Written by Myles Shin
With the start of widespread COVID-19 vaccinations throughout the entire country, this presents a problem of how to verify whether people have been vaccinated. As of April 3, 2021, over 93 million citizens have received the first dose, and 51 million citizens are fully vaccinated (including the Johnson and Johnson one dose); this is equivalent to roughly 29% of US citizens receiving the first vaccine and 16% being fully vaccinated. The only form of verification that proves if someone got their vaccinations is the CDC’s “COVID-19 Vaccination Record Card” given to recipients after receiving their first shot (it is stamped/signed by the vaccine provider for each dose). However, many people do not carry their vaccination cards around with them since it is recommended by health officials to keep them stored away safely at home.
While many people do have pictures of their COVID-19 vaccination cards on their phones just in case, there has been an alarming rise of the production of illegal, fake vaccination cards for people who do not believe in getting a vaccine, or even COVID-19 itself. This presents a national danger since these people increase the risk of the spread of COVID-19. As the nation continues to loosen restrictions, this presents an even larger problem. President Biden and his administration are working on creating some sort of virtual “vaccination passport.” It would be much harder to fake a virtual passport since it would require some sort of government-verified QR code that would show the user’s full information and vaccination history. Having a uniform, scannable app or code to check vaccination records is a much more efficient process rather than having someone spend time checking every single piece of information on a physical CDC vaccination card. The United States, after having the most COVID-19 cases in the entire world, is also behind in finding a way to prove people’s vaccination records. Countries, like Israel, have already launched digital vaccine cards, while the United States is still barely in the developmental phase. There are many countries that already require travelers to present a valid vaccination history for certain diseases; for example, vaccination for meningococcal disease to visit countries such as the Philippines or Indonesia. This may mean that there really isn’t a large barrier that would stop countries from requiring COVID-19 vaccinations to visit their countries to try to mitigate the transmission of the virus.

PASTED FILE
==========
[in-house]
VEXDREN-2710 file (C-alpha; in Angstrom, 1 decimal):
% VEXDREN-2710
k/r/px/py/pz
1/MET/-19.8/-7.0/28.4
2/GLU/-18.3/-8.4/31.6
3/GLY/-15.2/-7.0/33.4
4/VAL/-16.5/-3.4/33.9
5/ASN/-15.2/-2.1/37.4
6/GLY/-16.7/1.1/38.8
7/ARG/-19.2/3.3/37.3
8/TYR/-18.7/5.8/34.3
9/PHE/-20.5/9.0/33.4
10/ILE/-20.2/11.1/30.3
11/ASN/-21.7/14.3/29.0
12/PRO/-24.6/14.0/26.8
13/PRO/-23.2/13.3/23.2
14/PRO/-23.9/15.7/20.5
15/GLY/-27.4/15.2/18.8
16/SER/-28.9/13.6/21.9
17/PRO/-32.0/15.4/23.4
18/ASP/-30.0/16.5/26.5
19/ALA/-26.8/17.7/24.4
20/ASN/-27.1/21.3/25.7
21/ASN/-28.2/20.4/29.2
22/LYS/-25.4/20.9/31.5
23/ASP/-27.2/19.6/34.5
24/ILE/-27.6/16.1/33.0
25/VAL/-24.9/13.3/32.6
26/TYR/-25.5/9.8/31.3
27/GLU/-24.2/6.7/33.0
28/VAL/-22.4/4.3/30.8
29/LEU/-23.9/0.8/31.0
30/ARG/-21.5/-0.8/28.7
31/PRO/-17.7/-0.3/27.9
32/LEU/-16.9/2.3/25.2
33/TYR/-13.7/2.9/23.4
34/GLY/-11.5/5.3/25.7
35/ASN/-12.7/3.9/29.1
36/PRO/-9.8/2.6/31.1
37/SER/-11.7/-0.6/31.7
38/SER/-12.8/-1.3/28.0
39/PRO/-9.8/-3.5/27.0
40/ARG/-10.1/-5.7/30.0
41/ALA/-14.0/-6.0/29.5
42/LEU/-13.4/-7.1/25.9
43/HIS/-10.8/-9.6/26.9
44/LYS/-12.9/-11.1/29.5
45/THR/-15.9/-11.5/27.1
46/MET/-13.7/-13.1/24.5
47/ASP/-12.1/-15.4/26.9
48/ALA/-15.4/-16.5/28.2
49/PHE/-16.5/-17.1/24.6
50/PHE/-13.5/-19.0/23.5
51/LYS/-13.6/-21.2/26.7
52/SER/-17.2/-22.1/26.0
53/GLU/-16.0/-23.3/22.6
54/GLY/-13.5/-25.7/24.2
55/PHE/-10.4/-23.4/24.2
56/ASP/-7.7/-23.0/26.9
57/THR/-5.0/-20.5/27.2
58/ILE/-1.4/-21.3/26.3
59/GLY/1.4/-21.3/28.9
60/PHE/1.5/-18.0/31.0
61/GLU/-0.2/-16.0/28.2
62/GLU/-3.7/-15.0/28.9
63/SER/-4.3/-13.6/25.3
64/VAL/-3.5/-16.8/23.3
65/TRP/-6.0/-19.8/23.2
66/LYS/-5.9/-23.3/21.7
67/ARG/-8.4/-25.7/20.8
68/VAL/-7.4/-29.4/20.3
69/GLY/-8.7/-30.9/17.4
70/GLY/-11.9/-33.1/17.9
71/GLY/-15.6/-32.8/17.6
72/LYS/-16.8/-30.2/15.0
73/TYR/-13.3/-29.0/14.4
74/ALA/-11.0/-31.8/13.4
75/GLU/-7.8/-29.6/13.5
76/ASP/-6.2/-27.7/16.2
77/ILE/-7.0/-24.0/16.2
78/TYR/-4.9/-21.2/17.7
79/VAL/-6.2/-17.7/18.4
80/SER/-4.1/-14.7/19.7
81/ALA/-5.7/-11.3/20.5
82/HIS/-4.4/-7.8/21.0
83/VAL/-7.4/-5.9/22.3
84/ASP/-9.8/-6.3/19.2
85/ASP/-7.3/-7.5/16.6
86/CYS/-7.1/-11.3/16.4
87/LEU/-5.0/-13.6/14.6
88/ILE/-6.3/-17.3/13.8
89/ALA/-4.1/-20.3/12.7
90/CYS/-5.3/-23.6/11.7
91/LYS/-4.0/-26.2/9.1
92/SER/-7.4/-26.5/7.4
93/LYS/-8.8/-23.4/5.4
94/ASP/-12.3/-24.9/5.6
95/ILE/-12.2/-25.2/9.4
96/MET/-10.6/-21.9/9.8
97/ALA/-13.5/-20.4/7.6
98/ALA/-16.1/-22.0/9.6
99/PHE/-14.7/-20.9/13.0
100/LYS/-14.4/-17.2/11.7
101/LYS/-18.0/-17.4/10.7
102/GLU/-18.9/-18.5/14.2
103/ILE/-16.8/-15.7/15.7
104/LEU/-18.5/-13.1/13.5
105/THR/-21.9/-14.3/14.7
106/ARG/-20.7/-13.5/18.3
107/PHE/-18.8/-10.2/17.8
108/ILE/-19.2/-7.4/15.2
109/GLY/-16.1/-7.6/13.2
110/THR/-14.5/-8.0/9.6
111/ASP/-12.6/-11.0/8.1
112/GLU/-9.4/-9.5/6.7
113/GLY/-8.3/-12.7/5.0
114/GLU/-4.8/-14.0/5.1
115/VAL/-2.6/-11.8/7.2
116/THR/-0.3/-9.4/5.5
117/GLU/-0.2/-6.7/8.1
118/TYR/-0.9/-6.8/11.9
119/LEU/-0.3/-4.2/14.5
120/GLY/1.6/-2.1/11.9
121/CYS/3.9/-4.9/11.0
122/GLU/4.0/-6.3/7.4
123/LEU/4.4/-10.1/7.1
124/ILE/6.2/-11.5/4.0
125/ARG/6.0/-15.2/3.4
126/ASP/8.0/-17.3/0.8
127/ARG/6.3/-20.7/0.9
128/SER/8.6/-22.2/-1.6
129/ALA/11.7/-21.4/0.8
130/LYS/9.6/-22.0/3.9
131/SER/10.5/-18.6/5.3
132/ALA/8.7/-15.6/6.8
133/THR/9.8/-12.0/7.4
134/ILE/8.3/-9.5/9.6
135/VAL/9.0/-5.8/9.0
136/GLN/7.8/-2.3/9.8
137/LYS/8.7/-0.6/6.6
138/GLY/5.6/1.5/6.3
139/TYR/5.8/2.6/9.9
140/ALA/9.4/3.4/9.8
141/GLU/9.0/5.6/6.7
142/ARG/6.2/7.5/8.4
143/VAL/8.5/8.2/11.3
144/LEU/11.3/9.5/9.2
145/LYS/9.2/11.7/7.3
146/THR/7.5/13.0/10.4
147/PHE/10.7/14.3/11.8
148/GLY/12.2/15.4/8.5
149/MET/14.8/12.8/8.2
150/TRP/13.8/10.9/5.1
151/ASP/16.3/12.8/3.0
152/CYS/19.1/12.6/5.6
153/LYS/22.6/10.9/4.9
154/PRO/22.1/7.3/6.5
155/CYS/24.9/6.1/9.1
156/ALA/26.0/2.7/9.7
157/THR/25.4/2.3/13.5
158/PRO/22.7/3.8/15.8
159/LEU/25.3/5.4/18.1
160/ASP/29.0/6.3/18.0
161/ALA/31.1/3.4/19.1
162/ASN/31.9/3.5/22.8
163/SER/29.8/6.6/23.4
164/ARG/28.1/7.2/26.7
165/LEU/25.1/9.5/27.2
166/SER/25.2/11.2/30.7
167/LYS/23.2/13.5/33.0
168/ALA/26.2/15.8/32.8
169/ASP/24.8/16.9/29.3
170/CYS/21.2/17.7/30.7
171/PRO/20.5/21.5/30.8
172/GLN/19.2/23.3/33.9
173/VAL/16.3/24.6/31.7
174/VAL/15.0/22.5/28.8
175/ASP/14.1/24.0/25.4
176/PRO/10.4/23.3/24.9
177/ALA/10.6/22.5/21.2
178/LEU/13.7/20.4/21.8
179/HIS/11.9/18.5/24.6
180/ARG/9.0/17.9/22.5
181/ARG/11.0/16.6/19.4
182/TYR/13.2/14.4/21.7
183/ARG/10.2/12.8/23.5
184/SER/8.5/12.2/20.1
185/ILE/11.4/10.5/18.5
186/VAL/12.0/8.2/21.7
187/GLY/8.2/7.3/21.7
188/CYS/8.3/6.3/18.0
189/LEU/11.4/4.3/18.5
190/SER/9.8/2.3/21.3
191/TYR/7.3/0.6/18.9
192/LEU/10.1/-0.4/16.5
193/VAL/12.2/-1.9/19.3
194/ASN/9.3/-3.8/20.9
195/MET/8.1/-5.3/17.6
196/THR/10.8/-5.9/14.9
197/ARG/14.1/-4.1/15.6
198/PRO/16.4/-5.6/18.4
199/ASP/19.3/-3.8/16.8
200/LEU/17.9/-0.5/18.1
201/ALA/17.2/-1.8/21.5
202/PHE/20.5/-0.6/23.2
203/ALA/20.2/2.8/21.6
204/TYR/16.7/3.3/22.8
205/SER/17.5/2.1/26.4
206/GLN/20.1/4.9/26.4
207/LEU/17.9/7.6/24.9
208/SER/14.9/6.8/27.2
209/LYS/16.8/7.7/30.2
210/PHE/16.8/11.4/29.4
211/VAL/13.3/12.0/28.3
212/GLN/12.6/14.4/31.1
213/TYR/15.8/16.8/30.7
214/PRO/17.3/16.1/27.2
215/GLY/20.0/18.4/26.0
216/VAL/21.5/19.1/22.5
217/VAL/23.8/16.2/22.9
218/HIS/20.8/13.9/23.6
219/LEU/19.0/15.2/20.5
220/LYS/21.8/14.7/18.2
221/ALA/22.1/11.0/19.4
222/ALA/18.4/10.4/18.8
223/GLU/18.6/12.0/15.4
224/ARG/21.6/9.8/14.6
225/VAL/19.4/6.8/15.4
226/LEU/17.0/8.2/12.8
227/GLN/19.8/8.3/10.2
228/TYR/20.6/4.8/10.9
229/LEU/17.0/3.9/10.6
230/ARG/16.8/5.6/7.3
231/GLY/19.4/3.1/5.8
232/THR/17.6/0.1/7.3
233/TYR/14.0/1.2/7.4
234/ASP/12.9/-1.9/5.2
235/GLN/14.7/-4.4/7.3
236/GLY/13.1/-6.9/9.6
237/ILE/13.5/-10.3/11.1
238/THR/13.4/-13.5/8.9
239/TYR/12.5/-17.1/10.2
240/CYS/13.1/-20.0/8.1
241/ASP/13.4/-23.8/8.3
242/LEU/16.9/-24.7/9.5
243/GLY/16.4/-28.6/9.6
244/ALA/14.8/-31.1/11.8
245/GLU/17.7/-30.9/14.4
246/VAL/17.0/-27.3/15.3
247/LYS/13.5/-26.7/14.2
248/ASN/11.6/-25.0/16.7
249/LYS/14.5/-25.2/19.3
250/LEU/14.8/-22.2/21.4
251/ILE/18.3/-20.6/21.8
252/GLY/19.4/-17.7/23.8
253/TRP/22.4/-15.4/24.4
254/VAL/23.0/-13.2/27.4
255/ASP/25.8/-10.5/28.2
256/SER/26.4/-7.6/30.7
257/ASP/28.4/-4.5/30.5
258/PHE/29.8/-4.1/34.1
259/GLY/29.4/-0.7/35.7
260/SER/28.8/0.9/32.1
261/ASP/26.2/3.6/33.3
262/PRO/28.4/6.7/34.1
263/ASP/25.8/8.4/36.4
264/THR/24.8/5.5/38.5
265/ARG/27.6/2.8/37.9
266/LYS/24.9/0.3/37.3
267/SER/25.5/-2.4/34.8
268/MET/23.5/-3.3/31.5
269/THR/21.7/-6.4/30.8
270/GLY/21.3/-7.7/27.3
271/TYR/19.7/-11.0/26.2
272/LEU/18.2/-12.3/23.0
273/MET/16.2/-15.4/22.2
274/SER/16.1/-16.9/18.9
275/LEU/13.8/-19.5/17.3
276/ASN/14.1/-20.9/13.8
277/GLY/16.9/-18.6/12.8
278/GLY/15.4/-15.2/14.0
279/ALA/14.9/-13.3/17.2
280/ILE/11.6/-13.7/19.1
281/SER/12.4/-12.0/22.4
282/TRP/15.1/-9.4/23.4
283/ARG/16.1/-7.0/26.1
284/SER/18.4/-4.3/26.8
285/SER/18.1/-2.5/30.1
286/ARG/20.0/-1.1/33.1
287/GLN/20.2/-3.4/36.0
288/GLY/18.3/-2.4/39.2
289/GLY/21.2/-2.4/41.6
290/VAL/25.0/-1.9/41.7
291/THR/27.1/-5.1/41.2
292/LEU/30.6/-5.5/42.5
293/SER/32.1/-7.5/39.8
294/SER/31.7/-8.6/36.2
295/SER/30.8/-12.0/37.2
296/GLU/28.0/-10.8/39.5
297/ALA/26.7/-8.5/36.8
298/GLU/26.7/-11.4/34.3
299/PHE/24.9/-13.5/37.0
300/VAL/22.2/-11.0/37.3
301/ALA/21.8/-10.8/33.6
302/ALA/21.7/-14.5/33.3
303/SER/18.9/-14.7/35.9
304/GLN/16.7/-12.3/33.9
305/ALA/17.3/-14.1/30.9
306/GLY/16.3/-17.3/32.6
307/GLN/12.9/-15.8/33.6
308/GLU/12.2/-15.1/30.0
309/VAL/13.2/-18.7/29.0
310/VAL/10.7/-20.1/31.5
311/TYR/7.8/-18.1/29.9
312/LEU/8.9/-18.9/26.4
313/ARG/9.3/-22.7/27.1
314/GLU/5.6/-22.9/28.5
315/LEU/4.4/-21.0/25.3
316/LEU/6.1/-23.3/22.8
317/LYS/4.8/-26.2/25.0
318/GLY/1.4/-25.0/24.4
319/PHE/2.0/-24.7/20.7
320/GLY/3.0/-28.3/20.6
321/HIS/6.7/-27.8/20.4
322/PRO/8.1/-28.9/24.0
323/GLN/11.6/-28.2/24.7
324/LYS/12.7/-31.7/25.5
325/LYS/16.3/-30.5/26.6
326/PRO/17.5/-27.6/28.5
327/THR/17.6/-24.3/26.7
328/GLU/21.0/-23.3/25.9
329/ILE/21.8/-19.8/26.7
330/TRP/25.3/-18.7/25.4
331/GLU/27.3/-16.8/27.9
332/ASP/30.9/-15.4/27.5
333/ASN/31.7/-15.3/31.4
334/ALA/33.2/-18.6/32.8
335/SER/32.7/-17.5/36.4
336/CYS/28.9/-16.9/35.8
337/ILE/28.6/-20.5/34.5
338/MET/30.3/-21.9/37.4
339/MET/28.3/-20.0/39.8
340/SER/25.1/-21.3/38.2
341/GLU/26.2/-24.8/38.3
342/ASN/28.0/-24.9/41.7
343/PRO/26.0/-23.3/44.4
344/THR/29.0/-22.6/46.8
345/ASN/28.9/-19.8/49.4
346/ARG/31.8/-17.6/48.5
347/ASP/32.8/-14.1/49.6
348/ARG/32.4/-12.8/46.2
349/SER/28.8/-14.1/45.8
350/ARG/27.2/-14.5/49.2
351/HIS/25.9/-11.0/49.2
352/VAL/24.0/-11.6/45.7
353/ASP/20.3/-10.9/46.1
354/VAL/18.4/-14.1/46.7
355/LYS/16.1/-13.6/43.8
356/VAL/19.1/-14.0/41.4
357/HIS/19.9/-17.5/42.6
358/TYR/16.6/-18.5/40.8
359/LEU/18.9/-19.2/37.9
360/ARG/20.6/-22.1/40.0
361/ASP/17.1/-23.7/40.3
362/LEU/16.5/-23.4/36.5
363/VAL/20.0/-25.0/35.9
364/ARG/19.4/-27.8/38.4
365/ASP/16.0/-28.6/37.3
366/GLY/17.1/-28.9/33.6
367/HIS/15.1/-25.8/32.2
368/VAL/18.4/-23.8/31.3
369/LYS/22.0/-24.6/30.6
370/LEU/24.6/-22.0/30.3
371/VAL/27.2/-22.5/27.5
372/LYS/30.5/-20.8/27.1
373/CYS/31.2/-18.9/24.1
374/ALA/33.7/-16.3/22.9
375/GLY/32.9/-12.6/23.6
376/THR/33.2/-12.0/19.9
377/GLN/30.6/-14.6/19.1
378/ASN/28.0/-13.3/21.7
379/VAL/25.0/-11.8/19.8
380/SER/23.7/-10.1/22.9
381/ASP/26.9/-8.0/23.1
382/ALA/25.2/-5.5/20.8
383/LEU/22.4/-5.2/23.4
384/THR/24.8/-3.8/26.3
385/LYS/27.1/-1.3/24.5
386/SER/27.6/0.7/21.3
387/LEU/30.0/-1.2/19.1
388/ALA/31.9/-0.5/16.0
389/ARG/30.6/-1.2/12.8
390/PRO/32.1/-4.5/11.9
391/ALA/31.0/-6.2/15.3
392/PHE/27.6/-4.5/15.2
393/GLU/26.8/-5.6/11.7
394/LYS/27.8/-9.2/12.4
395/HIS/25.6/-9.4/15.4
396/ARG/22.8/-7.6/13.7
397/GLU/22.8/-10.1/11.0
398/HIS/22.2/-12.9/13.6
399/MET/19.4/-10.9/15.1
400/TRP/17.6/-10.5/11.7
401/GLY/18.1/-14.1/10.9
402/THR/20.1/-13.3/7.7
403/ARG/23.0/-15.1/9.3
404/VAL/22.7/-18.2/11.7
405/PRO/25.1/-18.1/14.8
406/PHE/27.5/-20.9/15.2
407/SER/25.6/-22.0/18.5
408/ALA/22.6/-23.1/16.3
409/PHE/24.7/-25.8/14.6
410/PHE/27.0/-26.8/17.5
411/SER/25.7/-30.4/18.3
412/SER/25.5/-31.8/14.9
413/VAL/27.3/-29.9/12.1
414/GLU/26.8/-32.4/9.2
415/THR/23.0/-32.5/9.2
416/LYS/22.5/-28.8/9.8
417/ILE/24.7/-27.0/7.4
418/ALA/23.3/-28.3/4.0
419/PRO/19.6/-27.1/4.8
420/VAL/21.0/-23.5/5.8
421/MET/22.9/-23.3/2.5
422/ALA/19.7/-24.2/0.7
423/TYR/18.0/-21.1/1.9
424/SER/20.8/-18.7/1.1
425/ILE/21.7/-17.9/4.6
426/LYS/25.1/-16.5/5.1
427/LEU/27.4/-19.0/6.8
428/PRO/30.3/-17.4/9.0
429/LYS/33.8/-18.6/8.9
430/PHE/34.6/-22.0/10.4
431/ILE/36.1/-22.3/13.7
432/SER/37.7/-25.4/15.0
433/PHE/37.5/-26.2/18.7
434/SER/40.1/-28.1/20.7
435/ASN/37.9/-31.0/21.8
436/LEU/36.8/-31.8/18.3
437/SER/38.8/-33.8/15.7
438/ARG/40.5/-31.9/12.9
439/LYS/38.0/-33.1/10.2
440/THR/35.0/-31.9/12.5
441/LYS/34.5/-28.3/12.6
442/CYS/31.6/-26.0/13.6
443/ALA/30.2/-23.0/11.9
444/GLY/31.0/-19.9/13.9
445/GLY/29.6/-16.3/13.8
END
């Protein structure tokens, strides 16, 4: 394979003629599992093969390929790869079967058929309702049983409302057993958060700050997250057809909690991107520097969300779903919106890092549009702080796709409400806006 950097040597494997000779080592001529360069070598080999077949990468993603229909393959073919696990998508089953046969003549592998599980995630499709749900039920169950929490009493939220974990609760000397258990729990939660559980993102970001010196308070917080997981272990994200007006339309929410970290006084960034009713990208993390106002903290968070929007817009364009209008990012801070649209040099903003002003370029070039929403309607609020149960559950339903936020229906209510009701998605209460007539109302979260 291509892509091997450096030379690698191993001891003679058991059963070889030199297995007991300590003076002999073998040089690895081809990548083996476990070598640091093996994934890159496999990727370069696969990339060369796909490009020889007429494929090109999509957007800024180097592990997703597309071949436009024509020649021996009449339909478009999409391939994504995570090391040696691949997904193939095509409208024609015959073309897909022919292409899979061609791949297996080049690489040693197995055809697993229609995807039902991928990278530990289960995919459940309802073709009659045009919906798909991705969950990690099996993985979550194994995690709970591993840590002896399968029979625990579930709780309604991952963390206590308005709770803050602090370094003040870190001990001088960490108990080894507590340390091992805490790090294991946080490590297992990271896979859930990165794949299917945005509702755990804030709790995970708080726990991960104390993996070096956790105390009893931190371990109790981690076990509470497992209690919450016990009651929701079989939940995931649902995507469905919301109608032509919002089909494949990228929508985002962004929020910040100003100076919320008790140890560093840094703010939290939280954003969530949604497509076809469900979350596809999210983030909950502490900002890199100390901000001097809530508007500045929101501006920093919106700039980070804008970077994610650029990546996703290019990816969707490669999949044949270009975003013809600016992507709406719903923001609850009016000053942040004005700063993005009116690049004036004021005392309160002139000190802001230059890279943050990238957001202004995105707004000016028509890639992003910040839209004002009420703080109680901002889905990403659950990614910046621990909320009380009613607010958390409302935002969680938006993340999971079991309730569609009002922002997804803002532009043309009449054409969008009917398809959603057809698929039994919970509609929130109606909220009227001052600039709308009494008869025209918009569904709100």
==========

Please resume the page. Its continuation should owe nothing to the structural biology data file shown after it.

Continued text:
However, many Republicans do not like this idea of requiring vaccine passports. The Republican governor of Florida, Ron DeSantis, quickly voiced his opinion and banned government-mandated vaccine passports; he stated that the vaccine passports violate the right to privacy and freedom. With many other Republican states most likely going to follow a similar path, it is important for President Biden to find an efficient and effective way to create some sort of vaccine passport that will not violate any freedom or privacy rights that has bipartisan support.
While Florida has completely got rid of the thought of having a vaccine passport, New York decided to take another approach and launched the “Excelsior Pass,” the first vaccine passport in the United States. It is still very much in its developmental stage, but it is starting to be rolled out. The app’s QR code shows a New Yorker’s COVID-19 vaccinations as well as any negative test results when scanned; any entertainment venue can choose to use it, but it is not required by the state of New York. Secured by IBM, this app is meant to keep the user’s information private and away from third-party sources.
With the rapid rollout of vaccines to all ages and the launch of the Excelsior Pass, this is a good sign for the United States that the pandemic is one step closer to coming to an end. There is no way to guarantee that everyone will comply with the rules, but the government is doing what it can to encourage safety protocols.